Questions tagged [relative-pronouns]

Relative pronouns introduce relative clauses that clarify or specify the antecedent. For example, in "Trees, which are plants, need sunlight to grow," the word "which" is a relative pronoun.

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46 views

You who think or thinks [duplicate]

Some days ago I heard a teacher saying the sentence: I want to talk to you who thinks differently from the crowd. It sounded unnatural, but if you consider that 'who' is the relative pronoun ruling ...
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When is the omission of relative pronouns acceptable? [duplicate]

So I learned that I tend to forget and unconsciously omit relative pronouns from my sentences, because apart from the fact that the meaning of some clauses without them remain clear and obvious, I ...
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Question on relative clause [migrated]

I've been reading a online book where I saw this sentence: Even though I'm living alone, just by looking at your lifestyle which everything has to be done perfectly, personally I wouldn't follow it ...
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for which X vs. for the X of which

In each quotation beneath, what happens if I replace with for which determination? Does anything change? In Current Sailing a resultant has to be found for two simultaneous courses and distances. ...
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Use the object pronoun or the subject pronoun as the relative pronoun heading a restrictive clause that employs a transitive verb and a linking verb?

EXAMPLE: James is the man who/whom we know is who won it. I've been trying to work this out, but for the life of me, I can't work out in such a scenario as shown above if the restrictive relative ...
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I don't understand a function of phrase and a relative pronoun

I read an article today and didn't understand the structure. "Facebook has 3 billion users across its portfolio of apps, a massive number that has raised questions by some legal experts, ...
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Why can you use relative clauses with implicit complementisers or relative pronouns?

Why are these correct? The work I am doing is easy. The house he lives at. The book I am writing is about different realms. The man I was helping thanked me. The ant I was blocking the road of. ...
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Does omitting a relative pronoun change the meaning?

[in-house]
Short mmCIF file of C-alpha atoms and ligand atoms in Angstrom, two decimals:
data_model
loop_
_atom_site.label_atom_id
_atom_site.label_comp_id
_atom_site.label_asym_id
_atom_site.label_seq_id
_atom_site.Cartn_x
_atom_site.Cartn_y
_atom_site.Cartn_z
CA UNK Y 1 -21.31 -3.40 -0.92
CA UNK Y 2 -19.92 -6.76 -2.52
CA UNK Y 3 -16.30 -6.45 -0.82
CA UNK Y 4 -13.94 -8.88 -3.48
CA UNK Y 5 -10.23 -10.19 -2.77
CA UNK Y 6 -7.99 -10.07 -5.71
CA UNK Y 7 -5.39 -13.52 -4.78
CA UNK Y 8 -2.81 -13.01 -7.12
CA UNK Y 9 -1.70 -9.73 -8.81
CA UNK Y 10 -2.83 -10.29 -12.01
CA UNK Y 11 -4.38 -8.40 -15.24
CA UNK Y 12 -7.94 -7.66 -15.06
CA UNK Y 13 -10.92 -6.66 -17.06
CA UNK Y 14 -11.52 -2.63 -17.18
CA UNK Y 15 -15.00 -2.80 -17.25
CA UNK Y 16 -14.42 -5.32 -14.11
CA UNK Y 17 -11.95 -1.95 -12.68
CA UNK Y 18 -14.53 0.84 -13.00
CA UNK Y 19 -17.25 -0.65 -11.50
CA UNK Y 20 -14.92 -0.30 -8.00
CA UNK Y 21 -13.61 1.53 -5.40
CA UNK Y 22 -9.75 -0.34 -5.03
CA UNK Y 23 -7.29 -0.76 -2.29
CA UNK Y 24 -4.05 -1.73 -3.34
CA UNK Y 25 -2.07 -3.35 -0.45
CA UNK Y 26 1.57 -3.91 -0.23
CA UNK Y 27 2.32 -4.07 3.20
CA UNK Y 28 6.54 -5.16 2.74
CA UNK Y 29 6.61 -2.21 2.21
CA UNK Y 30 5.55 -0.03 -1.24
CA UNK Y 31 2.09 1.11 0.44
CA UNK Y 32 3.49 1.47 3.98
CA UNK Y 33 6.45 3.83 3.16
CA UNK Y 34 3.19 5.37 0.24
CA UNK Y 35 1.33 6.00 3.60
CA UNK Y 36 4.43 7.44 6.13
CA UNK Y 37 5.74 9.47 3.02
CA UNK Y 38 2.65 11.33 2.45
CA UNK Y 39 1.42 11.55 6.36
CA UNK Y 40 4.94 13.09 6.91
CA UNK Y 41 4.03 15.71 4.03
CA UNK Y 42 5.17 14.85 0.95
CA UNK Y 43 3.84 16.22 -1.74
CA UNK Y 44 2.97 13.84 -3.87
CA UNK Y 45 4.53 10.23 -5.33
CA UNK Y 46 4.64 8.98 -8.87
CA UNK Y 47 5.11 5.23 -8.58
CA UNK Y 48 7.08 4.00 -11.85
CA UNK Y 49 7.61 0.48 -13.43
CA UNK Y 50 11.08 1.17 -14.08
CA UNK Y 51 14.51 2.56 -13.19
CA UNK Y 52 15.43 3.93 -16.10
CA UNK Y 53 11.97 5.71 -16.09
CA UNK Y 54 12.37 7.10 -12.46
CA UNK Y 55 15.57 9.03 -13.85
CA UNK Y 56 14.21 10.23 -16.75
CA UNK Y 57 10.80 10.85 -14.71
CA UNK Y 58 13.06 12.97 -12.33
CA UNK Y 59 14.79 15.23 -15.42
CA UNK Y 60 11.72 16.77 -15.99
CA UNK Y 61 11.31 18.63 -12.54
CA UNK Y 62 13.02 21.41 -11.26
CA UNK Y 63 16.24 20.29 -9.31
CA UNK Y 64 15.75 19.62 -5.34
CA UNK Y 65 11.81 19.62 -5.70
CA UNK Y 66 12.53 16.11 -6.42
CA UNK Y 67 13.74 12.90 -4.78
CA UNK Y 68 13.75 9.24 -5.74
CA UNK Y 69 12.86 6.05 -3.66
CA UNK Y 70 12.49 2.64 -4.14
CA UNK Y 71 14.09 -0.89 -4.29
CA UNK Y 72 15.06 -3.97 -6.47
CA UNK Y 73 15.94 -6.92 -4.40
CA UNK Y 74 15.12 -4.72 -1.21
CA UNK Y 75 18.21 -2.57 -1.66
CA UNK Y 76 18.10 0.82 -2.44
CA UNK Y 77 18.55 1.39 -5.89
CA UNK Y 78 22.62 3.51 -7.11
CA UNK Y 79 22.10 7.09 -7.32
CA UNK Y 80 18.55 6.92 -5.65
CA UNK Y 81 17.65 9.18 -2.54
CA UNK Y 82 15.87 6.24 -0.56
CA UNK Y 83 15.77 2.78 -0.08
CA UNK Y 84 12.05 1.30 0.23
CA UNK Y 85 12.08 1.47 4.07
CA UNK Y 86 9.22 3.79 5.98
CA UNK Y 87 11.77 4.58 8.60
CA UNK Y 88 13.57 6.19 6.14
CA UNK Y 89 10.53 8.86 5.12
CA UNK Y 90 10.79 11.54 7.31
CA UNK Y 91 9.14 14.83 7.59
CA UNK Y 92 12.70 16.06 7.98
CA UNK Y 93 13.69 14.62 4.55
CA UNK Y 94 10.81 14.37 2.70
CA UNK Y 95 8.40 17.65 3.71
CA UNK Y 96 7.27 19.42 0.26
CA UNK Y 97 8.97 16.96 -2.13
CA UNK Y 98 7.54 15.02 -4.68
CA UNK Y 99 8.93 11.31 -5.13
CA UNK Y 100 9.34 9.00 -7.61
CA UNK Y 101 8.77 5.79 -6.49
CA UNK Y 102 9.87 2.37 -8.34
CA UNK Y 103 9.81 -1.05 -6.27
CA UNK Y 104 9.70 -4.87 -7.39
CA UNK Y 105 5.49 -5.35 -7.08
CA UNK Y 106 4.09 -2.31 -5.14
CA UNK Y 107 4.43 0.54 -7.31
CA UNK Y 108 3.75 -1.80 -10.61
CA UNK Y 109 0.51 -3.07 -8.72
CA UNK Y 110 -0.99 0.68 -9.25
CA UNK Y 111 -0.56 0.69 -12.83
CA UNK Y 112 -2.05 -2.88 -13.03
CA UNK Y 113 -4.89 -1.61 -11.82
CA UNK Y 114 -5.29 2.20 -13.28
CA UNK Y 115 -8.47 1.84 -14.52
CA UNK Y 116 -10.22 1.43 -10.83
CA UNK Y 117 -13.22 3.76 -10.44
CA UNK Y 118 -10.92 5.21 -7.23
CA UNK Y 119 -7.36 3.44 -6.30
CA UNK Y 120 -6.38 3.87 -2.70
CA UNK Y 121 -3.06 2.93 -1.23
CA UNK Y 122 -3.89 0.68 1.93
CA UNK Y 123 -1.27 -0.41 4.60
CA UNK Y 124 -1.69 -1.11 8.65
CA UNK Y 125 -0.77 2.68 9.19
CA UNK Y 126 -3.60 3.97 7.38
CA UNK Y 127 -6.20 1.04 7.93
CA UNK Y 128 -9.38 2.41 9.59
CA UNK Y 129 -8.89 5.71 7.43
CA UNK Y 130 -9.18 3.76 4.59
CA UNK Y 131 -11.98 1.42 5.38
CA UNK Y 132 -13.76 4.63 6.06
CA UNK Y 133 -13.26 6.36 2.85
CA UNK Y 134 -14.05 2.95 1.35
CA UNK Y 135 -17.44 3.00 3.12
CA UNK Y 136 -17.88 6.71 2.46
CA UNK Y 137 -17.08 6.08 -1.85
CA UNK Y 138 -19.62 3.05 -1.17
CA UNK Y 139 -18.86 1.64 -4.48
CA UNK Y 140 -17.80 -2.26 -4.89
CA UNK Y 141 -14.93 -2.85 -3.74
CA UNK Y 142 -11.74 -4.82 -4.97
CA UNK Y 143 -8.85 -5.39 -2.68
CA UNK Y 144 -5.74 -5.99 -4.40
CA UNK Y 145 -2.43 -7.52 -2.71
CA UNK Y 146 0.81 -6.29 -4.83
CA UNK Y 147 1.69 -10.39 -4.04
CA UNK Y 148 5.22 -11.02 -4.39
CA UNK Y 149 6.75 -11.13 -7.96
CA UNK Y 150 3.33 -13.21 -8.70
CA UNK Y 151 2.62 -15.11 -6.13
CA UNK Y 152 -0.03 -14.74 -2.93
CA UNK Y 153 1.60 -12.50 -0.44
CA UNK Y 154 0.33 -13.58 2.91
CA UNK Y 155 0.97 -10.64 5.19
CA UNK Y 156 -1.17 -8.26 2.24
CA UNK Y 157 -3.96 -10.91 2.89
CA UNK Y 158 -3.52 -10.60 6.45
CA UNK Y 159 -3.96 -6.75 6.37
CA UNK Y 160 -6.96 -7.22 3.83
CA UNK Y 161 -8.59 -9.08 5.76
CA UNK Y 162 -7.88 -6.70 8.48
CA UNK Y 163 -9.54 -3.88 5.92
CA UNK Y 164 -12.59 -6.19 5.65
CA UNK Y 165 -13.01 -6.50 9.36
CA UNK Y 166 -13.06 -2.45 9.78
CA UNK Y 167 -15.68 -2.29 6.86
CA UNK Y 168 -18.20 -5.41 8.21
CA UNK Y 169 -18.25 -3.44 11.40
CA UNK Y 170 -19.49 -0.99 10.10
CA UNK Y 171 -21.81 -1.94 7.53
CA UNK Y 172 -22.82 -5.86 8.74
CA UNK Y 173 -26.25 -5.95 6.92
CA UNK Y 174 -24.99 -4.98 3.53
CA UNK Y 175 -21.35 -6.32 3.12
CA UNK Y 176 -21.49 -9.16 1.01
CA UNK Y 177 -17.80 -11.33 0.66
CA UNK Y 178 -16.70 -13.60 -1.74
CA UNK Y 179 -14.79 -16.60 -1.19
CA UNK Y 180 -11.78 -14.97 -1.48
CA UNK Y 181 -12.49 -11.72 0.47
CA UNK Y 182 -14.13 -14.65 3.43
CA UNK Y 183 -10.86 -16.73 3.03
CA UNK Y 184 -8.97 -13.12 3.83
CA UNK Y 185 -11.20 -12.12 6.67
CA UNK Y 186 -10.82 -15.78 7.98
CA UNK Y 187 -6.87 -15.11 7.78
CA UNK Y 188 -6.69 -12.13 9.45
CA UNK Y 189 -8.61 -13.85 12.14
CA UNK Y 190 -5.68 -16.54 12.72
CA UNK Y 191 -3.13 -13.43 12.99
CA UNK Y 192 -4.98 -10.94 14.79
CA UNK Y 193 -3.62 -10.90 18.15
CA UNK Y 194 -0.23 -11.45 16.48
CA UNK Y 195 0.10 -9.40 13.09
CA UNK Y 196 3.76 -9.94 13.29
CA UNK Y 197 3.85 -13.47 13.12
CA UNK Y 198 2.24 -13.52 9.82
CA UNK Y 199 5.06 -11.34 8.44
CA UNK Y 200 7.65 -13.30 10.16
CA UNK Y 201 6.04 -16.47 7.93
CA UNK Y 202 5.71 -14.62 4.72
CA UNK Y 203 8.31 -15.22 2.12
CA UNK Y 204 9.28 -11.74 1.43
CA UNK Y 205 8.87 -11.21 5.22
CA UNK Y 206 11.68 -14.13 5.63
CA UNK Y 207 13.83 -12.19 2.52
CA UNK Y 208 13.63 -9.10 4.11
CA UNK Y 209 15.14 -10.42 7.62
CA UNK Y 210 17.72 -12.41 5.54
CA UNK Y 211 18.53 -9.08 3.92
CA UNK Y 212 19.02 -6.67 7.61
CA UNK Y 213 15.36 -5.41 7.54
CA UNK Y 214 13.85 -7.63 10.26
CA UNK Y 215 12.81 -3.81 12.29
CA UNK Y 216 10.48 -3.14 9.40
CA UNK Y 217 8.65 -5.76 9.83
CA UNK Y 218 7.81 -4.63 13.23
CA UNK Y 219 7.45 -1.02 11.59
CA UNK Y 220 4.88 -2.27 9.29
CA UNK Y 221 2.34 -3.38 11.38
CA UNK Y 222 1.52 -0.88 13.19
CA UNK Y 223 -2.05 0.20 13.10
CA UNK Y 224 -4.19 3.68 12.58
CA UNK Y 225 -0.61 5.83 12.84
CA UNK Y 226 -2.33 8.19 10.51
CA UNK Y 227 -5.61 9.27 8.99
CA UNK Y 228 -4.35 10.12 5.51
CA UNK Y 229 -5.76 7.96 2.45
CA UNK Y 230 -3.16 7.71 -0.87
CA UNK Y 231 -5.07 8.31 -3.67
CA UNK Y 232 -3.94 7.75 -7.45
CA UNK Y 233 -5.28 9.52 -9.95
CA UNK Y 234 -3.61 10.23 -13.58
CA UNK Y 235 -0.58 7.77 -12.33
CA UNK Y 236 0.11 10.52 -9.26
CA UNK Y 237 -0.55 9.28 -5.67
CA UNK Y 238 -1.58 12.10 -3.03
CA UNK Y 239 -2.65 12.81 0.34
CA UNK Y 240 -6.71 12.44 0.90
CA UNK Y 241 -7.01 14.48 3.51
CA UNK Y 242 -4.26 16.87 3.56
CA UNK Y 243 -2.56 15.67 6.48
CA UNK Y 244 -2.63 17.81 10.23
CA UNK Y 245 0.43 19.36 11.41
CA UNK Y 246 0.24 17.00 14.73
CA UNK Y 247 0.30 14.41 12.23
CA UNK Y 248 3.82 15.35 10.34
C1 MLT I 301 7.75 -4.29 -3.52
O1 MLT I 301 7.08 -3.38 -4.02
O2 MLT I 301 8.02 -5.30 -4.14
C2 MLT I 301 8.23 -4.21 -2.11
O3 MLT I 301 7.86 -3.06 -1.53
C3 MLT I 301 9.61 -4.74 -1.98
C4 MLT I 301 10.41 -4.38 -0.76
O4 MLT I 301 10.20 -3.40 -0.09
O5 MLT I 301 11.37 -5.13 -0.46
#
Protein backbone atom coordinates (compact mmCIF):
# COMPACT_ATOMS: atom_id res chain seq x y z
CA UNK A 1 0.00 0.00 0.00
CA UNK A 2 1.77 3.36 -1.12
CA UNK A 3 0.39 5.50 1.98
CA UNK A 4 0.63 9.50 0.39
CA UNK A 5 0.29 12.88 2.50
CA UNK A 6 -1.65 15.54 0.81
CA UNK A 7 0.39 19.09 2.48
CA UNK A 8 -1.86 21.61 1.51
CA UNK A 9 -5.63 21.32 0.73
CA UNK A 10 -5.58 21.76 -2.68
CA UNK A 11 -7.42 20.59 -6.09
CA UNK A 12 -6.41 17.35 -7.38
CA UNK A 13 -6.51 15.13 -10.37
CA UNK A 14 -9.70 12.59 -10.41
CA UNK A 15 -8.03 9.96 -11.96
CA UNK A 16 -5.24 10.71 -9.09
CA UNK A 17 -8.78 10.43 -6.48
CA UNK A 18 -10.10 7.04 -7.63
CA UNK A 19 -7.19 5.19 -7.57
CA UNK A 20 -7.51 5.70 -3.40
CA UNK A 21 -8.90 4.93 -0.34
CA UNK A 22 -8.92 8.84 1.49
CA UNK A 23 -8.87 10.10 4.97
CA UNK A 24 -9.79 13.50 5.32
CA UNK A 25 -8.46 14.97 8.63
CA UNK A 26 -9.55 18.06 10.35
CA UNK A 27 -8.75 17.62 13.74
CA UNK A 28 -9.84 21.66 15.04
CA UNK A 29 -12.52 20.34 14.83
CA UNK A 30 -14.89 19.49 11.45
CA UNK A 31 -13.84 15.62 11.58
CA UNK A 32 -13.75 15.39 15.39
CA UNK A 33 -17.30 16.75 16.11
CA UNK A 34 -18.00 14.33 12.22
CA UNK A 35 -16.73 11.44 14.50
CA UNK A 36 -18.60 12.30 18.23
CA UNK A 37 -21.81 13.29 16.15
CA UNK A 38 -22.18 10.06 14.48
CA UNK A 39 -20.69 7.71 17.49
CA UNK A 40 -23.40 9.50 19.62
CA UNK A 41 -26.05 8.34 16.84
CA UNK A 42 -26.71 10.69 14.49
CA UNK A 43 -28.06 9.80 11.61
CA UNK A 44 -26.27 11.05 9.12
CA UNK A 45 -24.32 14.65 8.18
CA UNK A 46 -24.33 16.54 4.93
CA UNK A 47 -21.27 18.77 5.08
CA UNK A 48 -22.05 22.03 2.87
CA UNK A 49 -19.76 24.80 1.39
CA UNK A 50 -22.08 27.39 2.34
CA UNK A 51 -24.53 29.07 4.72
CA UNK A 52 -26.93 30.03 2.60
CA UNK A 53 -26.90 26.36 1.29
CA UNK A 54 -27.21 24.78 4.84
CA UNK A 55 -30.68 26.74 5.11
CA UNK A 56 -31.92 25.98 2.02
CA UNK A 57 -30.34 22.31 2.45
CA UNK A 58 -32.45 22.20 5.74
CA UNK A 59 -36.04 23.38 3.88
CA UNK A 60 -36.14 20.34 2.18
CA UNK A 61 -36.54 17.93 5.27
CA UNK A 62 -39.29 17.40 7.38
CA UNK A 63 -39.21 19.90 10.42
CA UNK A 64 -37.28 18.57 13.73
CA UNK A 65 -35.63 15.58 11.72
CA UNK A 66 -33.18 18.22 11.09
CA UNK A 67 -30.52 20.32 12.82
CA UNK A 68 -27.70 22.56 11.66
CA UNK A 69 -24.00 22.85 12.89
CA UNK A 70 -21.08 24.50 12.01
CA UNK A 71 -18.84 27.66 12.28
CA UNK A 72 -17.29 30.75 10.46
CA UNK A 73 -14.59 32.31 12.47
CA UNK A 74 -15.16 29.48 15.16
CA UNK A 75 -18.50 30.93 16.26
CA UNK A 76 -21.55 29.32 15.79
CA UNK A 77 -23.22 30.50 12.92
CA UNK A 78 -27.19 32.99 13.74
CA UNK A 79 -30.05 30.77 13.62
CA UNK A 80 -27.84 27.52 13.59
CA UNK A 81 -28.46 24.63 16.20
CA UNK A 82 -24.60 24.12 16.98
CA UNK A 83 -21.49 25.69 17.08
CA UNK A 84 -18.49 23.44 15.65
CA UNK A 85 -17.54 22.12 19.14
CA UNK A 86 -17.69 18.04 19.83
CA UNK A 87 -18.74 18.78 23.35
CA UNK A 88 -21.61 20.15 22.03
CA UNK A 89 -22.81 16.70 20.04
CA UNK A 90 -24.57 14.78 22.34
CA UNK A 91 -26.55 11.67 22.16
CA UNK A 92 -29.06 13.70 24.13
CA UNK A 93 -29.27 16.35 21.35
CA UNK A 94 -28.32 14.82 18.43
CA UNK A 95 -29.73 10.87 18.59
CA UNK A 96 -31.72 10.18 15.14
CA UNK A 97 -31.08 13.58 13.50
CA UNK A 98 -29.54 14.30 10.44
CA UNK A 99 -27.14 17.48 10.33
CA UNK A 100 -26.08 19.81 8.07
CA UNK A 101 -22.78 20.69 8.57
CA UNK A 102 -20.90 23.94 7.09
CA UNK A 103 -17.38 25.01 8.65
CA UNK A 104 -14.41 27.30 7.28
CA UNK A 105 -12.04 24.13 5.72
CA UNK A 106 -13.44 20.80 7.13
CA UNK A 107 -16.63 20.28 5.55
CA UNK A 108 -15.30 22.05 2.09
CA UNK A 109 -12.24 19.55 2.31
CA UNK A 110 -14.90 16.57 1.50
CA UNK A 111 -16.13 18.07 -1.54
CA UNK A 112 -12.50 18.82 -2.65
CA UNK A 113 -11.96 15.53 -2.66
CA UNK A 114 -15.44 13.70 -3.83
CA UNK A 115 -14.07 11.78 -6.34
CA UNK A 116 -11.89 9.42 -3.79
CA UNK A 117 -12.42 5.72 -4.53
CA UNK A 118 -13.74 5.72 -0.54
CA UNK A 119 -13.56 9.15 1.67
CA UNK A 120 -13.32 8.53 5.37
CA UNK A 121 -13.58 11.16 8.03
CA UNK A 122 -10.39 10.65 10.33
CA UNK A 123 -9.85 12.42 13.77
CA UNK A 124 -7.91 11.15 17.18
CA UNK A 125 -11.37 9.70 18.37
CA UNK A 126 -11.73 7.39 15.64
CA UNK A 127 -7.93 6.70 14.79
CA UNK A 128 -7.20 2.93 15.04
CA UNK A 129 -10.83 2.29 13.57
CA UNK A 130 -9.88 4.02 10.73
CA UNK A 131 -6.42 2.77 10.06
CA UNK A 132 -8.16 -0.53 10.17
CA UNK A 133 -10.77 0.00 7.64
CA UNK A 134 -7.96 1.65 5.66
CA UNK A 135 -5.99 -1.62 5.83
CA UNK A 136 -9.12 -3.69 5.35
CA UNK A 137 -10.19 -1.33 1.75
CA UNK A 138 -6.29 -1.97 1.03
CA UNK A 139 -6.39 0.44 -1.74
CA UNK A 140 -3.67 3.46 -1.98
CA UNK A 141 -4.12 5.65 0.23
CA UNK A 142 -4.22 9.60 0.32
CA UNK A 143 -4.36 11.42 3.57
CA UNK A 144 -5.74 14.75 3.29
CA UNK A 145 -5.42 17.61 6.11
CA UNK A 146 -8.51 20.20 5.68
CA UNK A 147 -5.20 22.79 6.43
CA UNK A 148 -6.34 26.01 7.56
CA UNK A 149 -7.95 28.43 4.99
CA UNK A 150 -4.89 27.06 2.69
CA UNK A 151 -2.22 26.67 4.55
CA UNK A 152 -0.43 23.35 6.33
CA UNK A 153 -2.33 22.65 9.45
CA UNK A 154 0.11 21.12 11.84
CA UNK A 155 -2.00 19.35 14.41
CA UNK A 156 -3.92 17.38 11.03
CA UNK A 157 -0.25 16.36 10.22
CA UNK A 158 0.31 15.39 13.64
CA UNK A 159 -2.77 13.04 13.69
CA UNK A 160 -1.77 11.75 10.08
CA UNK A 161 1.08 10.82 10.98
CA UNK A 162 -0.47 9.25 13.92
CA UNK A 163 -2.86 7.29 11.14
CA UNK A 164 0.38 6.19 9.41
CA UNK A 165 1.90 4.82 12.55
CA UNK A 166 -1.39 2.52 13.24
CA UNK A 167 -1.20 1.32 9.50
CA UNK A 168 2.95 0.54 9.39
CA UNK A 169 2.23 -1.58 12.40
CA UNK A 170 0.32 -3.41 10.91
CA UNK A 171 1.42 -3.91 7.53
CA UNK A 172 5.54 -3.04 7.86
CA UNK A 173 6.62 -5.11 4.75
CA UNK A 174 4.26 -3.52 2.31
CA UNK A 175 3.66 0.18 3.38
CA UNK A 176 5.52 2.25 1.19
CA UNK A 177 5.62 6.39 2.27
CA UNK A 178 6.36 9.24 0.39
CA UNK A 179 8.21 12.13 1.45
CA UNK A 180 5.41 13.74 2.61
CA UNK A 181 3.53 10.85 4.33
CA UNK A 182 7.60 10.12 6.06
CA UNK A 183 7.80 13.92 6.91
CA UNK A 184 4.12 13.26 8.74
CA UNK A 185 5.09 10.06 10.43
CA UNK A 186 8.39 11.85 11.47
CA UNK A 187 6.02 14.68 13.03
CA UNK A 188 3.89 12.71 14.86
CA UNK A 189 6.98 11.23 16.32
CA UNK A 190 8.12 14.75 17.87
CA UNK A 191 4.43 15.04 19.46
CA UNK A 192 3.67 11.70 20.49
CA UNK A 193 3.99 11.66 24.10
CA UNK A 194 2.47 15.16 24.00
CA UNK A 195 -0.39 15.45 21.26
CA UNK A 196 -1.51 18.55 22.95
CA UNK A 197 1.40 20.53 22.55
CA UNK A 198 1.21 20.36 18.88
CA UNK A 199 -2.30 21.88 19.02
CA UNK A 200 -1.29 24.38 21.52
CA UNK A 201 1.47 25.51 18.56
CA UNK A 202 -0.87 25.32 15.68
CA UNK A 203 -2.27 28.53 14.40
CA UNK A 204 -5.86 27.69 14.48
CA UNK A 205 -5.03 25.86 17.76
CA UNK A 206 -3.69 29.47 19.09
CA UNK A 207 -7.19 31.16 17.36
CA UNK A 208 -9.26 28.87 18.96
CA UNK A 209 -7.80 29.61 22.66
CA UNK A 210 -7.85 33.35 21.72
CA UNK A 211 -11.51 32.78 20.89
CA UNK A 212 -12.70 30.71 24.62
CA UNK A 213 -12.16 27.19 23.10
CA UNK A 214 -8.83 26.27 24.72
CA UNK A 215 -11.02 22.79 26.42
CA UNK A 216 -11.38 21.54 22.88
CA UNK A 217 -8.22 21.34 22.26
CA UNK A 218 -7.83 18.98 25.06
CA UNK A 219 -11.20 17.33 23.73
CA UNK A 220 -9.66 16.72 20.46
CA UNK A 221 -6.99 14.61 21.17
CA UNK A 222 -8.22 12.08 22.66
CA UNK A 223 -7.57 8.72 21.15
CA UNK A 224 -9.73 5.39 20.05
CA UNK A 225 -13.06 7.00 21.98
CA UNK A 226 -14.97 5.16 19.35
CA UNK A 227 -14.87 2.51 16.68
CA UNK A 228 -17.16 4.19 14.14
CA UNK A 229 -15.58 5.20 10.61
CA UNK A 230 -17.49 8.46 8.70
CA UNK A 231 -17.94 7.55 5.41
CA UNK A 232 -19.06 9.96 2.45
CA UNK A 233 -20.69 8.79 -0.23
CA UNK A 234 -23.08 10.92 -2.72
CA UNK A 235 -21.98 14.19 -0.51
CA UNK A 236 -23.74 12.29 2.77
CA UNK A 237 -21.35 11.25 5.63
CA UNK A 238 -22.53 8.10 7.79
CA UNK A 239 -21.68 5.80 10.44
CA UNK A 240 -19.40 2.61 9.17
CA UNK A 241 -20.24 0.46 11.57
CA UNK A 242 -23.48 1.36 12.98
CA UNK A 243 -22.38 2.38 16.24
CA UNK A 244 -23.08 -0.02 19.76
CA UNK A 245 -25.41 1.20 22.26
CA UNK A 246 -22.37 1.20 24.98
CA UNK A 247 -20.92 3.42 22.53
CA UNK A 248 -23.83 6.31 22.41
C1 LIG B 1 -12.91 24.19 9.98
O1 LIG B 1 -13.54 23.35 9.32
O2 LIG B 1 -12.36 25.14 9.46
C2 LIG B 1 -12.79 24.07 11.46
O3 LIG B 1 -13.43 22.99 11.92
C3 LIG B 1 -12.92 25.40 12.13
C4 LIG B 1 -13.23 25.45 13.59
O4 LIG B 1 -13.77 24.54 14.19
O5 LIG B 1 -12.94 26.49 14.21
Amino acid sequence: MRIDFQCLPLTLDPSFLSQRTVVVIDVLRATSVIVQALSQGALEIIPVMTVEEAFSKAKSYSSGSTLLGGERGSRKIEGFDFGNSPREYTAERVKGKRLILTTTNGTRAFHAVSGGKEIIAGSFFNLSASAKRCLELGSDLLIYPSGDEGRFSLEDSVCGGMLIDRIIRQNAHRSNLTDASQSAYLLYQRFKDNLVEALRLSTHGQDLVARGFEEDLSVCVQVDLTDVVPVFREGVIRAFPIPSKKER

One of my students asked me if omitting relative pronouns like "that" changes the meaning of the sentence. Here's the issue, in the books I have read mention that in spoken English (assuming ...
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are “where” and “when” relative adverb or relative pronoun?

I am reading the Farlex grammar book and there seems to be some inconsistency in it. According to the Farlex grammar book, "where" and "when" are considered both relative pronoun ...
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relative pronoun 'which' vs 'that' [duplicate]

In this sentence, is there an error? In the name of revamping the law, investigation and trial should not be altered in a way which undermines the principles on which the judicial system was founded. ...
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What are the rules regarding one antecedent followed by many relative pronouns? [closed]

Are any of these correct? What rules are at play here? I saw the car which has five wheels and which we passed by earlier. I saw the car which has five wheels which we passed by earlier. I saw the ...
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Your notice, earlier than expected, […] ---or— Your notice, which was earlier than expected, […]?

Is the relative clause needed here? By omitting "which was", have I changed the meaning of my main clause (assuming I would have added a predicate)?
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Omitting the relative pronoun “that”

I came across this sentence while surfing on the Internet: Now I'm calculating how many pages I should do per day (that) would be reasonable. When read out loud, the sentence sounds sort of natural, ...
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What were/are the rules regarding relative pronouns from c. 1800?

I've been reading some rather old literature, often ranging from the 18th Century through to the late 19th Century, and I'm trying to increase my comprehension of the material, at least to the extent ...
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The relativized element of a relative clause?

“Wh” and non-“wh” relative clauses - Page 5: “wh” relative clauses (“The bag which he put there was stolen.”) “that” relative clauses (“The bag that he put ______ there was stolen.”) bare ...
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“She's like a cockroach what turned into a butterfly.”

This is a line from Pocketful of Miracles (1961) She's like a cockroach what turned into a butterfly. Apparently in "standard English grammar" this should be She's like a cockroach that/...